Meanwhile, back in our much safer land of commercial aviation, progress toward the emergence of electric vertical take-off-and-landing (eVTOL) air taxis took a simple step forward, at Tampa International Airport (TPA), Florida.

TPA growth plan of the Tampa airport. (Image: FAA)

TPA growth plan of the Tampa airport. (Image: FAA)

TPA is in the midst of a significant growth spurt that began last year with moving the rental car facility off site to make more space and installing a rail link to restore access for renters to the main terminal. Upcoming is a new Airside D set of 16 additional gates, and future provisions for urban air mobility, enabling eVTOL air taxi traffic services in and around the airport to bring passengers directly to the airport from their local catchment areas. Possible locations have been identified for one or two vertiports on the airport grounds, and an airport integration plan appears to be well underway.

Last week, Volocopter, a German company, showed up at TPA with its VeloCity two-seater prototype air taxi to carry out the very first tests of a passenger-carrying UAM vehicle at a major U.S. airport. The Tampa and St. Petersburg mayors were on hand, as were airport management and others from the aviation and transportation industry.

VeloCity prototype in clear skies at Tampa. (Image: courtesy of courtesy BoxAdmin/Beau Zimmer/Velocopter)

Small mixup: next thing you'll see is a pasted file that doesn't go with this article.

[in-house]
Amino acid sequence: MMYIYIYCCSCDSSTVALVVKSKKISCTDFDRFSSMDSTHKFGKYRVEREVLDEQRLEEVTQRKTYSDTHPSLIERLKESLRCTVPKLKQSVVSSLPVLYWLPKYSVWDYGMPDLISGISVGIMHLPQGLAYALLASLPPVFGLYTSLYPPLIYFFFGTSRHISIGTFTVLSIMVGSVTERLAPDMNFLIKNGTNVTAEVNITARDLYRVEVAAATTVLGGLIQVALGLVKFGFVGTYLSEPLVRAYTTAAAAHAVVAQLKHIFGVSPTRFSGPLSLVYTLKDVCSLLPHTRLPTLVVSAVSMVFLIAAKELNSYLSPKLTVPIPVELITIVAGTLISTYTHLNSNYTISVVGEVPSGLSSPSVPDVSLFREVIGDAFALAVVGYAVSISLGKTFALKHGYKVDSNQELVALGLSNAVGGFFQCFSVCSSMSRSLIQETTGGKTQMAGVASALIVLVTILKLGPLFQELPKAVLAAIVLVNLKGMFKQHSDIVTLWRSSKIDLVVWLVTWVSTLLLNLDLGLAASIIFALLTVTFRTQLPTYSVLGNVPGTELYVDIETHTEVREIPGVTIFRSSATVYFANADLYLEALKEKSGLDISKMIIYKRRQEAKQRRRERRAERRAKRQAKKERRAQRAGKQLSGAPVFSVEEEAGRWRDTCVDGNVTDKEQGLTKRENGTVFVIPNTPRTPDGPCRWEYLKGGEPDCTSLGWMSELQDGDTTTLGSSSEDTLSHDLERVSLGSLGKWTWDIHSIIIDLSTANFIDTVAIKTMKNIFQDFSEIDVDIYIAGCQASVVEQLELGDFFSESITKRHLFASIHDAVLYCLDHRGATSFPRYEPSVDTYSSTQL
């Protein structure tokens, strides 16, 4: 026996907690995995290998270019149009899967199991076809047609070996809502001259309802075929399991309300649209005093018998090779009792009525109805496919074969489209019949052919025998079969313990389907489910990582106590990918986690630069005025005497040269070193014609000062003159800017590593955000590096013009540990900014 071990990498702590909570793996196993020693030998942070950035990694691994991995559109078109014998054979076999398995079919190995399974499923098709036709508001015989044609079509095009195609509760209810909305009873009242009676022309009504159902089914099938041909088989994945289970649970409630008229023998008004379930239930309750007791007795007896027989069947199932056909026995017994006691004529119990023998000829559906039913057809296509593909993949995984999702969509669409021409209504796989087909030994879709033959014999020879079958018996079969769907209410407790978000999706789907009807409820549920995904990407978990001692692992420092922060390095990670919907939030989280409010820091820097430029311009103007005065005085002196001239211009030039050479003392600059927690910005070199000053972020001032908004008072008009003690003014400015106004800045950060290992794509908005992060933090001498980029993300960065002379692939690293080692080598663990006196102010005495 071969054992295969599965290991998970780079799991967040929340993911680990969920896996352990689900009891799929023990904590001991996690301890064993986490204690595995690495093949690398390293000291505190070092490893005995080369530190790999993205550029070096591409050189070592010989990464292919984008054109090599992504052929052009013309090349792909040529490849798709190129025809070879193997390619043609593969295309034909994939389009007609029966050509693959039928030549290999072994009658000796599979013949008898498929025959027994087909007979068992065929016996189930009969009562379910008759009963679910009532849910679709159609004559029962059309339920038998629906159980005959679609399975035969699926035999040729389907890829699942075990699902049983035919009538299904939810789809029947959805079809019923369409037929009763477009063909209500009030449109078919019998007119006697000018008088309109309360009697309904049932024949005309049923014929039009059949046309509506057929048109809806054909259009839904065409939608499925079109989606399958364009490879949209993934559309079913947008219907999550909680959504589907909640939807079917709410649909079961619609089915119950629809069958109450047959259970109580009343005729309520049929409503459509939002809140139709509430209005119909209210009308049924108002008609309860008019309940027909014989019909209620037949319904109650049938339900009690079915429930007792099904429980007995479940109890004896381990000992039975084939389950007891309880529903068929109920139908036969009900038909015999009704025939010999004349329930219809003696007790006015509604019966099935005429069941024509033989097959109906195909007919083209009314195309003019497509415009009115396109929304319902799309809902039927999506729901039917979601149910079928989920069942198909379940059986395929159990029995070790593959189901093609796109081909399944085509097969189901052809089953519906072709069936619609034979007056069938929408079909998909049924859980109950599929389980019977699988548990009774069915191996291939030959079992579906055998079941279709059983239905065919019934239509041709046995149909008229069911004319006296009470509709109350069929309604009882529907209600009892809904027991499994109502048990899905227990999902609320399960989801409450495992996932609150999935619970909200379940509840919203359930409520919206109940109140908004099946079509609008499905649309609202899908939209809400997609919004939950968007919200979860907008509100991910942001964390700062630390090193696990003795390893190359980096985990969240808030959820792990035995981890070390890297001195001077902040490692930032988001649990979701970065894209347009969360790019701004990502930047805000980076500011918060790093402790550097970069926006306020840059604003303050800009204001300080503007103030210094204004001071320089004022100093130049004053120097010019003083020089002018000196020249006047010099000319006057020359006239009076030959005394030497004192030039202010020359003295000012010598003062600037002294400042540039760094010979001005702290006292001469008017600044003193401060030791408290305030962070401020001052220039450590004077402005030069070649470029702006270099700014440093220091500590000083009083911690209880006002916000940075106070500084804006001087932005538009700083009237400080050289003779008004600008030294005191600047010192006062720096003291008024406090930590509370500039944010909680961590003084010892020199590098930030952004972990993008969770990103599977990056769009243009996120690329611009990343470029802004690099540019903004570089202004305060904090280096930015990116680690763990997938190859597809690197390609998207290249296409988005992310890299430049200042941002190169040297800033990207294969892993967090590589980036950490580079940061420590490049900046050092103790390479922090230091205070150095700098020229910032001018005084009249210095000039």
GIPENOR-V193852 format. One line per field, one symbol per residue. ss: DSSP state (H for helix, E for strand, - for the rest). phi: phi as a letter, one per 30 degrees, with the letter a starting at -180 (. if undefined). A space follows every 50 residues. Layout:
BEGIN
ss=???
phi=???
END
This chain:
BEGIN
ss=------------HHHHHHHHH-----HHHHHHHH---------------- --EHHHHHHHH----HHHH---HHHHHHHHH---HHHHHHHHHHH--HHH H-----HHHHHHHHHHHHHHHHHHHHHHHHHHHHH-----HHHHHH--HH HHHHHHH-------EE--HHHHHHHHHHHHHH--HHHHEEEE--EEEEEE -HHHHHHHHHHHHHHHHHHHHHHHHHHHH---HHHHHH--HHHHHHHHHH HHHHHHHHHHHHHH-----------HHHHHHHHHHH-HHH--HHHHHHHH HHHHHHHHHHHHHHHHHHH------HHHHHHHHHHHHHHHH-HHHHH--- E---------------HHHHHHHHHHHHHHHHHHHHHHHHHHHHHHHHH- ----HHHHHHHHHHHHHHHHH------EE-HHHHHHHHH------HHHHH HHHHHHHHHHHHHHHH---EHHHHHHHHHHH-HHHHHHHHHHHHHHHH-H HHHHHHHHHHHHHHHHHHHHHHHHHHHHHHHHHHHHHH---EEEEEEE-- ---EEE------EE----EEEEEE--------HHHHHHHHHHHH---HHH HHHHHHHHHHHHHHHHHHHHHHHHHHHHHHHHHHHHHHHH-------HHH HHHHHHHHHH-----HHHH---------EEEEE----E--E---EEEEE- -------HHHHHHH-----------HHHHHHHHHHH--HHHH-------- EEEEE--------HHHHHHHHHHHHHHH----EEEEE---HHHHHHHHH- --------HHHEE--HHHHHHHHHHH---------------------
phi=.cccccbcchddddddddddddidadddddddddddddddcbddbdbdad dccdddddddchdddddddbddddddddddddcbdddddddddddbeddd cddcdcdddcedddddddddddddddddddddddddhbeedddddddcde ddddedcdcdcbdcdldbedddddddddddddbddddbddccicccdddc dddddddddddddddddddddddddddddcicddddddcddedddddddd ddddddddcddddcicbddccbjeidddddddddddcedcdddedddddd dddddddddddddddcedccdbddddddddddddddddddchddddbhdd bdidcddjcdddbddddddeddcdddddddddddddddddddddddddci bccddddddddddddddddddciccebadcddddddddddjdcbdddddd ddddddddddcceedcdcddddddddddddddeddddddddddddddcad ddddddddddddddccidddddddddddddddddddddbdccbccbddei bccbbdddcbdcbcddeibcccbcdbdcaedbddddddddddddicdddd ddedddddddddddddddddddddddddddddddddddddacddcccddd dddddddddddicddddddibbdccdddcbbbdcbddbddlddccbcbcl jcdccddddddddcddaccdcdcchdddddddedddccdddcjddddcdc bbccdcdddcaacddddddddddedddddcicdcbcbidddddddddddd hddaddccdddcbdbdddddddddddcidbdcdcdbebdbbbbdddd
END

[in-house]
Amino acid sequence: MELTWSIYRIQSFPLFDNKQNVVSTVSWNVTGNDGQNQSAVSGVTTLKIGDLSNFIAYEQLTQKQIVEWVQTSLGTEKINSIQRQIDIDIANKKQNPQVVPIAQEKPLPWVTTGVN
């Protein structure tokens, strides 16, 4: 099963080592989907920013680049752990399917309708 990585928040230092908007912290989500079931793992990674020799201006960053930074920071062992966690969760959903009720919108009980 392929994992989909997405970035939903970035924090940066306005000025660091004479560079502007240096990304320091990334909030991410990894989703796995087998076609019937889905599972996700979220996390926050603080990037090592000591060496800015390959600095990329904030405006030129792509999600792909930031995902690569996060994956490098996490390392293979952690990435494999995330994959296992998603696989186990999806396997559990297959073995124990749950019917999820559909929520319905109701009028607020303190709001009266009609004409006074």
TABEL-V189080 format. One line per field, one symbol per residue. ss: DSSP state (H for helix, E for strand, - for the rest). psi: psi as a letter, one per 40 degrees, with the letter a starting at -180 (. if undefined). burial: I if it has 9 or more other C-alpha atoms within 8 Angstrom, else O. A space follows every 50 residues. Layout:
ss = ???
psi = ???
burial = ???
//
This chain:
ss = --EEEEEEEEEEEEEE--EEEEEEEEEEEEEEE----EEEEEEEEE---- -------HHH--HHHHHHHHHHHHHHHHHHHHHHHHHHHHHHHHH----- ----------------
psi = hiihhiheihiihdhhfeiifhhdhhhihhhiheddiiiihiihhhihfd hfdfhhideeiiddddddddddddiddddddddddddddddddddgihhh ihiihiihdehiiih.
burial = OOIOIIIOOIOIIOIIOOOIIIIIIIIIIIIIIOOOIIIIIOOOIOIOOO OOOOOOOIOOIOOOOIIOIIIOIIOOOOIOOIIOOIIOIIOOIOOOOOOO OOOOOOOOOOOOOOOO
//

VeloCity prototype in clear skies at Tampa. (Image: courtesy of courtesy BoxAdmin/Beau Zimmer/Velocopter)

Now TPA is a busy place, with 553 flights daily into and out of the facility, but Volocopter was able to fit into the infrastructure and perform two flight tests with the U.S. Federal Aviation Administration (FAA) to investigate aircraft downwash and outwash, along with aircraft performance in TPA’s actual environmental conditions.

Various prototypes of the VoloCity have already flown 2,000 flights. Initial operational flights will be flown by a pilot with only one passenger. However, as operational reliability is proven, a fully autonomous service is planned. Volocopter is currently focusing on certification of the VoloCity, by the European Union Aviation Safety Agency (EASA) in 2024, leading to initial service on three routes in Paris, France. Concurrent validation in cooperation with the FAA, originally submitted in 2020, is also progressing.

In conclusion, GNSS and communications jamming is escalating in and around Ukraine as the war drags on and each side tries to compensate, while efforts to revolutionize shuttle services for passengers to and from major airports in the United States has taken quite positive steps in Tampa, Florida.

About the Author: Tony Murfin

Tony Murfin is managing consultant for GNSS Aerospace LLC, Florida. Murfin provides business development consulting services to companies involved in GNSS products and markets, and writes for GPS World as the OEM Professional contributing editor. Previously, Murfin worked for NovAtel Inc. in Calgary, Canada, as vice president of Business Development; for CMC Electronics in Montreal, Canada, as business development manager, product manager, software manger and software engineer; for CAE in Montreal as simulation software engineer; and for BAe in Warton, UK, as senior avionics engineer. Murfin has a B.Sc. from the University of Manchester Institute of Science and Technology in the UK, and is a UK Chartered Engineer (CEng MIET).